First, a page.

Wilfred Burchett is not well known to a younger generation of Australians. His far from uninteresting life can be outlined like this. Burchett was a self-educated country lad from Victoria whose family was radicalised by the Great Depression. In 1936 he and his brother travelled to London, where Wilfred worked for some time with the Soviet Travel Agency, Intourist, and where he married a German-Jewish refugee, Erna Hammer. In 1938 Burchett and his wife entered Germany. Having witnessed post-Kristallnacht Nazi anti-Semitism, he sought to help Jews escape to Australia. In 1939 Burchett returned home and became a journalist. During the war, he worked as a correspondent for several newspapers in Australia and Britain, reporting from Burma and China. He also published several left-wing but not obviously communist books. At the end of the Pacific War, Burchett followed the Allied troops to Japan. He and a fellow Daily Express journalist, Henry Keys, went to see what had happened at Hiroshima. The report Burchett wrote there, which was published in London as a warning to the world, and which is uncontroversially the most important piece of journalism he ever wrote, did not endear him to American military authorities.

During the early part of the Cold War, Burchett moved to occupied Germany and travelled frequently to the countries of Eastern and Central Europe that the Soviet armed forces had liberated and occupied. He wrote two books, Cold War in Germany and Peoples' Democracies. Both are the works of a committed communist. The former was short-listed for the Stalin Prize; the latter treated the idea that Tito was a tool of Anglo-American imperialism as incontrovertible fact and reported with uncritical enthusiasm the Stalin show trials. In the conclusion of Peoples' Democracies Burchett expressed the hope that in 20 years' time the whole world might share in the liberties already enjoyed by the citizens of Eastern and Central Europe. Burchett now met and shortly after married a young Bulgarian communist, Vessa Ossikovska, with whom he would remain for the rest of his life. Burchett returned to Australia in 1950, where he lectured on the splendid new socialist societies of Eastern and Central Europe and agitated against Menzies' referendum on banning the Communist Party.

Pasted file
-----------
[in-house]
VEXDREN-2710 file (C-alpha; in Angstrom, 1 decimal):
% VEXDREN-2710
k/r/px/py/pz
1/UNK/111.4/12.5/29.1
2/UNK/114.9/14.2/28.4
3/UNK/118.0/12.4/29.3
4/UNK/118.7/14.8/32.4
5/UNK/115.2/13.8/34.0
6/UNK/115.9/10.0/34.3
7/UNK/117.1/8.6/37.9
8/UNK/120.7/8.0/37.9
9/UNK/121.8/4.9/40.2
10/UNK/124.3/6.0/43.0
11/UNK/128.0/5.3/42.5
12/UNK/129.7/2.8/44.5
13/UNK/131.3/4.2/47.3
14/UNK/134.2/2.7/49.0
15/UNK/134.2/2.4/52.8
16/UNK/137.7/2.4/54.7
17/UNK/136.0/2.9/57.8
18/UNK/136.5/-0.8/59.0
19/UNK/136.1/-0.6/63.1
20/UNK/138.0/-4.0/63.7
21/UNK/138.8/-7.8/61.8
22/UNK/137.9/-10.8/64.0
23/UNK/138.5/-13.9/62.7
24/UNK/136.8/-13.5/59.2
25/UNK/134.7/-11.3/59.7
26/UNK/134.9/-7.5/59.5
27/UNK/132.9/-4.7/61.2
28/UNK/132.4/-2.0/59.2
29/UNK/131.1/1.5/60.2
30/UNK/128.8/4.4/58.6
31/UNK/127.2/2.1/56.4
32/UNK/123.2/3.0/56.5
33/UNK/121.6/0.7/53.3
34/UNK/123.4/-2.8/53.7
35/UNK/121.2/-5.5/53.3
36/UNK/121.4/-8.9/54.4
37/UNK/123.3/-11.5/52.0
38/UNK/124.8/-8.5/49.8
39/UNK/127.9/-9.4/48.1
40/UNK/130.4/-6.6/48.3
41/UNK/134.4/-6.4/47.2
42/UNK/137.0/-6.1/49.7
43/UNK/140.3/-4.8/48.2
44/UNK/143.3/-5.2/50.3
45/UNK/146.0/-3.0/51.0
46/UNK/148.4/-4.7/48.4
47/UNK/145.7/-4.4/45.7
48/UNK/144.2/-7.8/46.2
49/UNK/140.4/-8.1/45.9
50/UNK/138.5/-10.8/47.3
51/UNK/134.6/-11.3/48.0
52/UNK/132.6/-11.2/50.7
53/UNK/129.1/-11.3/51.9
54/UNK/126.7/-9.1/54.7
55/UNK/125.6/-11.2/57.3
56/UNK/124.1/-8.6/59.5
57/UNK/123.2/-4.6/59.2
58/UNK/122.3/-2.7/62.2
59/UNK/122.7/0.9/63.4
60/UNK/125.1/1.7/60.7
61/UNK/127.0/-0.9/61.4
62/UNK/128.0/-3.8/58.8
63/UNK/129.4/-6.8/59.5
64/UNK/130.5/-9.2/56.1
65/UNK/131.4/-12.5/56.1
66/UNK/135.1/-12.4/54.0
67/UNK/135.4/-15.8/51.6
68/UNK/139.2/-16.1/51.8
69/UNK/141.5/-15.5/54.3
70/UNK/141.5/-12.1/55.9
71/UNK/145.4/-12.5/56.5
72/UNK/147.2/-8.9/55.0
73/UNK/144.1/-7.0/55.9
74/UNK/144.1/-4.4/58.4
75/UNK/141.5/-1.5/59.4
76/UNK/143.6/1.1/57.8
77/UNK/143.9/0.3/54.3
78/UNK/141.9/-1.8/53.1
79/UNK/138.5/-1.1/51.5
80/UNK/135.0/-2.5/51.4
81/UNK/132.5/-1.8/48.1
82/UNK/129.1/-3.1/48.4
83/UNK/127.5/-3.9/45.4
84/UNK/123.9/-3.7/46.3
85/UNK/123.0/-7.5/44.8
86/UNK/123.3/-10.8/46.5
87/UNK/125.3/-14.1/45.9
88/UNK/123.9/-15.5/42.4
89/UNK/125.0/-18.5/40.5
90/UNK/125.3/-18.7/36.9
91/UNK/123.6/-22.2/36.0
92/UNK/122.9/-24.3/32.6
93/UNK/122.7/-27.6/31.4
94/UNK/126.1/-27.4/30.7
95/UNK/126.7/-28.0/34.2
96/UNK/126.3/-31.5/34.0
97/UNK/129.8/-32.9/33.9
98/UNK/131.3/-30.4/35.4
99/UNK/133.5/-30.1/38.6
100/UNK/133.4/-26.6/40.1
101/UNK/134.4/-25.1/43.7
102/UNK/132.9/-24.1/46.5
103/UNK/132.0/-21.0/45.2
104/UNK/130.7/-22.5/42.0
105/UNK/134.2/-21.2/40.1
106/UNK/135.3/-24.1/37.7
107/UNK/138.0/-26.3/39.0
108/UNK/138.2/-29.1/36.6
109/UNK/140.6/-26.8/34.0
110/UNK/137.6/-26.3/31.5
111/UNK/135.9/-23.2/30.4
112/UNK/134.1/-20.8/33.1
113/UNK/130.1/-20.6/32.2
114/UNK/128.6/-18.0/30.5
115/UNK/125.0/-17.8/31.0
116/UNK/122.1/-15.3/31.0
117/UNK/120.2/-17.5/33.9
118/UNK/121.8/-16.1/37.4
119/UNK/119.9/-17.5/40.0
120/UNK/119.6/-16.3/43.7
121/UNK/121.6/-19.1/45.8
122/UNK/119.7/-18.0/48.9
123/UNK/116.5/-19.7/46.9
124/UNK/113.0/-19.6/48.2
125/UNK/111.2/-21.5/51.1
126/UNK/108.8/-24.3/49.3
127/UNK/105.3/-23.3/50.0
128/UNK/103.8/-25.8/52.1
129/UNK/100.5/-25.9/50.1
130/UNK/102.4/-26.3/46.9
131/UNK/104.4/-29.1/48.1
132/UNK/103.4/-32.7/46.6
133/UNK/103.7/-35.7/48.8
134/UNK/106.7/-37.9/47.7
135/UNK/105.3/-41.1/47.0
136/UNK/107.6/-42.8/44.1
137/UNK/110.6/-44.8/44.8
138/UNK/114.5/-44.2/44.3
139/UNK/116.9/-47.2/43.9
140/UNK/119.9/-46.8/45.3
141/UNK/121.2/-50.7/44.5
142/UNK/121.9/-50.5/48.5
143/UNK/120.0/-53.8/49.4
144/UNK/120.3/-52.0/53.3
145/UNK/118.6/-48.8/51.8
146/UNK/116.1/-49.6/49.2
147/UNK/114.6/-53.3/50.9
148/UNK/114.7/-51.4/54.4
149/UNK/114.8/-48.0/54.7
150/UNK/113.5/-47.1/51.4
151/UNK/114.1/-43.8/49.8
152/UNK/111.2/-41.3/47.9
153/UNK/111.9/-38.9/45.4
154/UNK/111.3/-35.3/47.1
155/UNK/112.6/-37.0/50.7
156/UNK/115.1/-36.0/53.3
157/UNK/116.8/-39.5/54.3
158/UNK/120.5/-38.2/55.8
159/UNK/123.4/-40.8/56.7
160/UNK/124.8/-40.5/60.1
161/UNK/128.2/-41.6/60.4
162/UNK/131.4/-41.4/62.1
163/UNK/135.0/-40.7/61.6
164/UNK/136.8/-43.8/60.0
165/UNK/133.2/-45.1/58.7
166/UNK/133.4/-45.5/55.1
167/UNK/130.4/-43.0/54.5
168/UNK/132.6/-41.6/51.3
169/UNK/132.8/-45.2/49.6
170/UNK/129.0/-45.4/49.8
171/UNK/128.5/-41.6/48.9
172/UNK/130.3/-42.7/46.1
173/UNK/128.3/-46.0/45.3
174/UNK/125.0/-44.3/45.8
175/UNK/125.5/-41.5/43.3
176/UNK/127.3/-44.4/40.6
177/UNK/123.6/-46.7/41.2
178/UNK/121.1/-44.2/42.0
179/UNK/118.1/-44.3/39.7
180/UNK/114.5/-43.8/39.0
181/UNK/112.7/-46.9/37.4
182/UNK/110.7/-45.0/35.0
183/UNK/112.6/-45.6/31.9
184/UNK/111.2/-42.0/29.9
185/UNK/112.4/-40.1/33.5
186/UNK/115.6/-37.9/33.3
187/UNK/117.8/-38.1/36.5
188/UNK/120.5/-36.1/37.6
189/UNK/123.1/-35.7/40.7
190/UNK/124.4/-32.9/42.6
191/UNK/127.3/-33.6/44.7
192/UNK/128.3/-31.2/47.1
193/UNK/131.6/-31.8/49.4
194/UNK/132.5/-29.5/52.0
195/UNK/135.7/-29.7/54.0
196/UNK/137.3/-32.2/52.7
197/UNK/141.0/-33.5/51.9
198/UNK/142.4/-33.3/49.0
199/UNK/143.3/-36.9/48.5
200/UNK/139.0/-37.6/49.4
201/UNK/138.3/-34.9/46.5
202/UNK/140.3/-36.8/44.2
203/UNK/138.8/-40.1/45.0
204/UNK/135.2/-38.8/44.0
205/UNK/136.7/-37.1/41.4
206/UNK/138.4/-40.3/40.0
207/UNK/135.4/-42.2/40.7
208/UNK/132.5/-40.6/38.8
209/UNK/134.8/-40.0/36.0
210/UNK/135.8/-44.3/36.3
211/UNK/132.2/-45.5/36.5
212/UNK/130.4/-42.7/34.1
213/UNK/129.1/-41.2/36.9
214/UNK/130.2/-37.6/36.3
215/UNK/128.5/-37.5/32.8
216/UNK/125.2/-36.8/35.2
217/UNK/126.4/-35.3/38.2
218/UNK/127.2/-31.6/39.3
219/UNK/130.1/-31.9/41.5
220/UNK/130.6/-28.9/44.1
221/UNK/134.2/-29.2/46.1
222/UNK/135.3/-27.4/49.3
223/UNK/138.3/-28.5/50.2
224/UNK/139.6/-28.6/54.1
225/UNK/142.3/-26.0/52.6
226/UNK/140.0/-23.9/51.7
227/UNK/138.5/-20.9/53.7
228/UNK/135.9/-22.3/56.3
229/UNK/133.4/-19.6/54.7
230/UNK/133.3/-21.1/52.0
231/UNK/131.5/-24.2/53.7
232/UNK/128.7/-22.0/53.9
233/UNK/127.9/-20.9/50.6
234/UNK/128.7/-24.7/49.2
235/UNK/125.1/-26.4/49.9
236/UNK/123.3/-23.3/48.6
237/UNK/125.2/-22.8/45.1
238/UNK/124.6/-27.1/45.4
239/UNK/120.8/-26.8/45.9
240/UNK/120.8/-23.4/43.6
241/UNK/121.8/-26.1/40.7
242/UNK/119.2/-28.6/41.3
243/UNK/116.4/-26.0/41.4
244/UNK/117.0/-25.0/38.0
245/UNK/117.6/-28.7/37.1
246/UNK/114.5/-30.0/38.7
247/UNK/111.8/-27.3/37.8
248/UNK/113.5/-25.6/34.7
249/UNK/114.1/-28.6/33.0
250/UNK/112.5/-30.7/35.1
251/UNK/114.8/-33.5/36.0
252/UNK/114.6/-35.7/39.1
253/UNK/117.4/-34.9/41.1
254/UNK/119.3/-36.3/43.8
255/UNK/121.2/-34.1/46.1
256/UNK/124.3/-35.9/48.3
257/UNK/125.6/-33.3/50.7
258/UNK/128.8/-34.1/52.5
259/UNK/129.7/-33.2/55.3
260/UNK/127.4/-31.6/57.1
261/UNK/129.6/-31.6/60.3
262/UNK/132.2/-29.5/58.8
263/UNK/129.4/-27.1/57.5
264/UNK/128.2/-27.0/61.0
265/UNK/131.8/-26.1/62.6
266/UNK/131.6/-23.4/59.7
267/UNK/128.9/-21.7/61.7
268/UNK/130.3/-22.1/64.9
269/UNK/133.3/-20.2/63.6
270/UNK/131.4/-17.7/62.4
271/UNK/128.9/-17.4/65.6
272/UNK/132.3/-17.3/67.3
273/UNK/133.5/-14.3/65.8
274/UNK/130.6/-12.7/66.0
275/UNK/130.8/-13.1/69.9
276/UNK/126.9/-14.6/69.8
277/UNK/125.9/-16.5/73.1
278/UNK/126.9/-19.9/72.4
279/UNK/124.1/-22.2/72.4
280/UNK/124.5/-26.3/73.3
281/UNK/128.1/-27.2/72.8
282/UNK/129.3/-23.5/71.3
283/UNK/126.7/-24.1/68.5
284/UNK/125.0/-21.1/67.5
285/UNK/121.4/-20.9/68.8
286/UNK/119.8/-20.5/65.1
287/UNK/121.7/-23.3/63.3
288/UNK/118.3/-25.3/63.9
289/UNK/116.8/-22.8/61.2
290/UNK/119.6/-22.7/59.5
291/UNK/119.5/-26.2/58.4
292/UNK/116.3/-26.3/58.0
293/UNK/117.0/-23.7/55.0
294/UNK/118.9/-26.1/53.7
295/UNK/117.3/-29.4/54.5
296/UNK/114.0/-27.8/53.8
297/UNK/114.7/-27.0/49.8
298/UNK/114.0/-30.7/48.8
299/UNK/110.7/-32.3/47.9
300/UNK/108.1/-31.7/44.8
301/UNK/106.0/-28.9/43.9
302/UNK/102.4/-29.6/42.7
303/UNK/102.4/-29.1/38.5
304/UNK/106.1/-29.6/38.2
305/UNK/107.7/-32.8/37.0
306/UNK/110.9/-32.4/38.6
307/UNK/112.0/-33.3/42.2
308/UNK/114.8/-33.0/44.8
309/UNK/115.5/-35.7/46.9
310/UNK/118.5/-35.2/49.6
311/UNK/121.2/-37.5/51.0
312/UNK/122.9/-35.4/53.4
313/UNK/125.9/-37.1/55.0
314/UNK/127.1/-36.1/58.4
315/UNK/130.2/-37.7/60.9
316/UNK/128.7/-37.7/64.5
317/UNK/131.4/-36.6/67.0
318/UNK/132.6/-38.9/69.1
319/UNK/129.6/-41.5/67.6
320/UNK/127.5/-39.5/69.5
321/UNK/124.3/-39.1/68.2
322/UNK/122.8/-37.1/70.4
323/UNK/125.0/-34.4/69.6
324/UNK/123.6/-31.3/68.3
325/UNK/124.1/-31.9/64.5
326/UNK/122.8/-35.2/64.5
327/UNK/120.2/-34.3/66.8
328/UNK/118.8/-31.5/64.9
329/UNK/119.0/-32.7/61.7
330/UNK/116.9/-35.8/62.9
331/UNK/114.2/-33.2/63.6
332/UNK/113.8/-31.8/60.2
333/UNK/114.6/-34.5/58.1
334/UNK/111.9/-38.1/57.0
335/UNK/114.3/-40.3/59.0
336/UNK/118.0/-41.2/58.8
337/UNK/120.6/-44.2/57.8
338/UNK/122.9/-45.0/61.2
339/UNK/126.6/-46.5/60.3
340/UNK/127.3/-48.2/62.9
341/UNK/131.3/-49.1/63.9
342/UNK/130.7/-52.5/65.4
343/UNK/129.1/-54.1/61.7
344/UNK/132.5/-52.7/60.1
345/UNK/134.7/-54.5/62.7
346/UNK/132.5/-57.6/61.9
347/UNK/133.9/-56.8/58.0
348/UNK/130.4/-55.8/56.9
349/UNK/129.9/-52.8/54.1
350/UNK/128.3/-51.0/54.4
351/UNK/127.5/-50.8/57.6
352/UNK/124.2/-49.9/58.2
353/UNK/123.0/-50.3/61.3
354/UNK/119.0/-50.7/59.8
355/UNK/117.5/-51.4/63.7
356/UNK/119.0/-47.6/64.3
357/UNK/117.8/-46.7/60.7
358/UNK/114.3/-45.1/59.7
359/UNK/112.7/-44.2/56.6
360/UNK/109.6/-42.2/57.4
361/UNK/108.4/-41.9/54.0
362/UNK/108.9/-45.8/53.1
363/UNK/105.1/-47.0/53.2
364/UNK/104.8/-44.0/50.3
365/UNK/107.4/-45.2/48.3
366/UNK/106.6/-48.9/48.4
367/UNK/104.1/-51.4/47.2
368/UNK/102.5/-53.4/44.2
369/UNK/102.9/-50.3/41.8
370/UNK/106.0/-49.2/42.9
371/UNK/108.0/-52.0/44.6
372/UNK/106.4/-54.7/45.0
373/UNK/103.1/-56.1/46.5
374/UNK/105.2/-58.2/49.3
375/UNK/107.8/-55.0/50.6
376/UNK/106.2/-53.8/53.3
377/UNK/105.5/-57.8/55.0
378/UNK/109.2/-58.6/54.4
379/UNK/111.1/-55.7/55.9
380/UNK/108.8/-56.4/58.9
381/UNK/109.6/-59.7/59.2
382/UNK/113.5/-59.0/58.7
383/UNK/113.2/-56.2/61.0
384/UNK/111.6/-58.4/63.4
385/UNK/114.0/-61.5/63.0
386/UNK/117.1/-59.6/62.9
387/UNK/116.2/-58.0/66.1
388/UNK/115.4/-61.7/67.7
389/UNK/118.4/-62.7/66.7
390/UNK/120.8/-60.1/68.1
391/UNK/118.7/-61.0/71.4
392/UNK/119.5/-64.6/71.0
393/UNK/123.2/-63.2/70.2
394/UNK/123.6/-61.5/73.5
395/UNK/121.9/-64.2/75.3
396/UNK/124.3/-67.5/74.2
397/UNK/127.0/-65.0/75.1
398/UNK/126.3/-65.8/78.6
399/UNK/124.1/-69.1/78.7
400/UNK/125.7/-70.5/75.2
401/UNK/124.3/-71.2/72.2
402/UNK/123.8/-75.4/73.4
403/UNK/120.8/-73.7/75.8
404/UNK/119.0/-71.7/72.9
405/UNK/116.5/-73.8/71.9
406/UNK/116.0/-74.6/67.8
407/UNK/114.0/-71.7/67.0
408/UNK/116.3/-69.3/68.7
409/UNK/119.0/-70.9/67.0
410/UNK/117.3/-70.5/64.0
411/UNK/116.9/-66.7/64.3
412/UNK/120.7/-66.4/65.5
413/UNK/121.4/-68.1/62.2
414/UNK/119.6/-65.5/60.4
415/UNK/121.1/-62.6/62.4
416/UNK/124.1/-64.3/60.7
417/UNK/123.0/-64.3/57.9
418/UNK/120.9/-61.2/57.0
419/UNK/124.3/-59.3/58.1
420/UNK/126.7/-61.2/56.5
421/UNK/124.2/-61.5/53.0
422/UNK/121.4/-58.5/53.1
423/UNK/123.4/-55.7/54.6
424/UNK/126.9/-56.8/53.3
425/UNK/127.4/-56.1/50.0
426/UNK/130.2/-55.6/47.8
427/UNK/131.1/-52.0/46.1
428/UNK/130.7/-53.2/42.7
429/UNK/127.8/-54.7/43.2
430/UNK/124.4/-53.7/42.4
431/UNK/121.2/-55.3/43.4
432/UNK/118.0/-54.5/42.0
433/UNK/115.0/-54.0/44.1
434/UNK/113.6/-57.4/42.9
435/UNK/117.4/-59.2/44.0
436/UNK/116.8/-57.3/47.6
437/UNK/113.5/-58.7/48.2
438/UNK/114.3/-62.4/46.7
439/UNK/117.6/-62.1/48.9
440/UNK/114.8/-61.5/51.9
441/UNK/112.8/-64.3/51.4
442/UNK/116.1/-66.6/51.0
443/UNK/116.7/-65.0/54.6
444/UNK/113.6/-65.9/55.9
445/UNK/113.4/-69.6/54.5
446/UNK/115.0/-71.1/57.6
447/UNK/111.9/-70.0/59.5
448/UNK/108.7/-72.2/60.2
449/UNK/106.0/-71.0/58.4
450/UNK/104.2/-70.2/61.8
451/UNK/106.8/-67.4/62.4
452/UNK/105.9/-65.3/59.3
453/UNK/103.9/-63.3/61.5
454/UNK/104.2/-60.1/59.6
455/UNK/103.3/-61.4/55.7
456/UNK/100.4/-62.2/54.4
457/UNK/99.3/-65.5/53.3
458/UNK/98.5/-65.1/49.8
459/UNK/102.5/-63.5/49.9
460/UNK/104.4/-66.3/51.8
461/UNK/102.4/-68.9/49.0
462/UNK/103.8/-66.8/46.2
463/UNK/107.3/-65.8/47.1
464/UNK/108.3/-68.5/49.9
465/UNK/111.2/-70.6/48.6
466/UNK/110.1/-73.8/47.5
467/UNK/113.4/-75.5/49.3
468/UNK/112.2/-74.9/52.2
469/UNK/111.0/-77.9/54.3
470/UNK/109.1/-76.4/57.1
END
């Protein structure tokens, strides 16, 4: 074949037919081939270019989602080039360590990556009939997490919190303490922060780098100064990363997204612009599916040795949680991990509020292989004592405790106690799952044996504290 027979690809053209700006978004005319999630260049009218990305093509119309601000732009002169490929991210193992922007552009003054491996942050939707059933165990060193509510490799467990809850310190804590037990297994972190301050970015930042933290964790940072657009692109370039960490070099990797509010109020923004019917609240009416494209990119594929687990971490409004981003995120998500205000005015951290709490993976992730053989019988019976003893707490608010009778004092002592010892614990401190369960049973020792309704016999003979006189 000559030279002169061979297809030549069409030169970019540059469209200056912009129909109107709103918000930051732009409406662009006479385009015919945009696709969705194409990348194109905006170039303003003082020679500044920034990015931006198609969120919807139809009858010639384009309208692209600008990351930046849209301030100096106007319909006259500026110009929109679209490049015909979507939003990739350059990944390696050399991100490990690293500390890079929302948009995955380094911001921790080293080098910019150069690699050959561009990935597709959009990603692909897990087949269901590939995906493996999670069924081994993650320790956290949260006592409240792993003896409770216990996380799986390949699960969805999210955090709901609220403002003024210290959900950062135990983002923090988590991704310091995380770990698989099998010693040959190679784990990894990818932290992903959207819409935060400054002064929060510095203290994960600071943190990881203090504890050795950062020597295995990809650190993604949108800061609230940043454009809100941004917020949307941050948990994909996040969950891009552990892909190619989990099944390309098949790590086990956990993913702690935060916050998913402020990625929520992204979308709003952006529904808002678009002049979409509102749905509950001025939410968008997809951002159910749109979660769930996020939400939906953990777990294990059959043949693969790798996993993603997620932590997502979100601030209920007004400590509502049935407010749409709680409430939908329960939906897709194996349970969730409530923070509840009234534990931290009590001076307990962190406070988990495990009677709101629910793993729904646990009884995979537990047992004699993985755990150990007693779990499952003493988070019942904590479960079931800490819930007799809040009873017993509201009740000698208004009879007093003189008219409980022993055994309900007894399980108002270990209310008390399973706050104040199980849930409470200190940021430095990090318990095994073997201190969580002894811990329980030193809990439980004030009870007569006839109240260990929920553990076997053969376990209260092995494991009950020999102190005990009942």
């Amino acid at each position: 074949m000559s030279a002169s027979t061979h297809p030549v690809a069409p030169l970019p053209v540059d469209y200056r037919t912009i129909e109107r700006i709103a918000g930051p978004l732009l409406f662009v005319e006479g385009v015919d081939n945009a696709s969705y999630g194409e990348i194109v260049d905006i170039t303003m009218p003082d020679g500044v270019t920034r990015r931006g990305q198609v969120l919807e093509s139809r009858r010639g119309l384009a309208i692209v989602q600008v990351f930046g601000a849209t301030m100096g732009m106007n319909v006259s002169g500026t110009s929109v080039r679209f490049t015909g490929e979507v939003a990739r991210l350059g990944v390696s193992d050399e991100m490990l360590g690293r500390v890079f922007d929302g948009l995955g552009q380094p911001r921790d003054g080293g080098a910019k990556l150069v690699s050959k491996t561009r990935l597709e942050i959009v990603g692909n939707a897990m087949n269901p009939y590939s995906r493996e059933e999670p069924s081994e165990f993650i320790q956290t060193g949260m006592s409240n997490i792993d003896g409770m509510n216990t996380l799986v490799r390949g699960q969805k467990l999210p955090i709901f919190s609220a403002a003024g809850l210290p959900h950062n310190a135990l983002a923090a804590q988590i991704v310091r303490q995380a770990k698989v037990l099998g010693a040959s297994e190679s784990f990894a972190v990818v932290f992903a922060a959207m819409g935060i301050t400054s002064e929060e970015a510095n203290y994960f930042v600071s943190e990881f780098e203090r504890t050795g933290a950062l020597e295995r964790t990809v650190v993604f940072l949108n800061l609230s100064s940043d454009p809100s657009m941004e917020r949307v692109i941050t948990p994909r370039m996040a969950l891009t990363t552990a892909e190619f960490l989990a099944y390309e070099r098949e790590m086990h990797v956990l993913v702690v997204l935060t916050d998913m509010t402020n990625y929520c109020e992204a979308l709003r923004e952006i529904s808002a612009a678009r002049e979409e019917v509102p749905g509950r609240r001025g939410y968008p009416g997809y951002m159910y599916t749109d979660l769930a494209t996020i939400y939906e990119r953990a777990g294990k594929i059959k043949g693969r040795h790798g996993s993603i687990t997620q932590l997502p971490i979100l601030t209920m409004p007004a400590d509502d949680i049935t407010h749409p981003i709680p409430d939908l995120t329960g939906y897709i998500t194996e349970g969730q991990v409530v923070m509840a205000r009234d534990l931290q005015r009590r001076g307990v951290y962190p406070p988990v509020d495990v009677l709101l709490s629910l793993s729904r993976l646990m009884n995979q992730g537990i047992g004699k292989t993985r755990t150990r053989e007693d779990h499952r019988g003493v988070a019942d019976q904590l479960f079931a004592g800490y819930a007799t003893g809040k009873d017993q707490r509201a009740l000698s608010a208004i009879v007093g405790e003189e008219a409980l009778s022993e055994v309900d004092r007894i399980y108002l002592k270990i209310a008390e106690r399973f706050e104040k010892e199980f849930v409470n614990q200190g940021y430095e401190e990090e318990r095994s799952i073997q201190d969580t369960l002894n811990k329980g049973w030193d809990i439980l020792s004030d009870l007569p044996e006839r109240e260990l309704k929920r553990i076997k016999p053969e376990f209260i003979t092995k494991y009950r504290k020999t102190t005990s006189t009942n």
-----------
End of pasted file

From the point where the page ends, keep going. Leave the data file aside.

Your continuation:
Before the referendum was held, Burchett moved to communist China. He quickly wrote a book praising the wonderful achievements already made. This was the time of the Korean War. On 13 July 1951 he went with the Chinese to Korea to cover the peace talks at Kaesong. Burchett worked in tandem with the British communist Alan Winnington. Many of their reports were broadcast over the New China News Agency. They also published three books together. Burchett visited several communist-controlled prisoner-of-war camps. Among the prisoners held in these camps were several hundred Australians, some of whom Burchett either lectured to or met. In early 1952 the Chinese initiated an international campaign accusing the US of waging bacteriological warfare in Korea. Burchett not only reported extensively on this theme with eyewitness accounts. In the POW camps he also became involved in preparing the texts of the "germ warfare" confessions of some of the captured American pilots.

In 1954 Burchett established a connection with the leadership of the Vietnamese communists - with Ho Chi Minh it was "love at first sight" - in the last stages of their war against the French. After the Geneva Conference, which settled the Vietnamese conflict on the basis of a temporary partition and a national election in 1956, he settled in Hanoi. Because of his Korean War activities, which at the time were widely regarded in Australia as treason, when Burchett lost his passport in 1955 the Menzies government decided it would not be replaced.

In 1956 the first anti-communist revolution in history erupted in Hungary. It was crushed by Soviet troops and its leaders executed. Both at the time and subsequently, Burchett unambiguously approved. He chose this time to move his family to Moscow, from where he wrote a number of unreadable books on the Soviet Union's triumphs in space and on Khrushchev's "harebrained" schemes to cultivate the virgin Siberian wastes. In the early '60s relations between Moscow and Beijing broke down. Burchett wholly supported Mao's ideological line, which involved advocacy of a more confrontational policy with the US and Chinese possession of a nuclear bomb. Until he quit Moscow in 1965 he seems, though, to have kept these opinions to himself.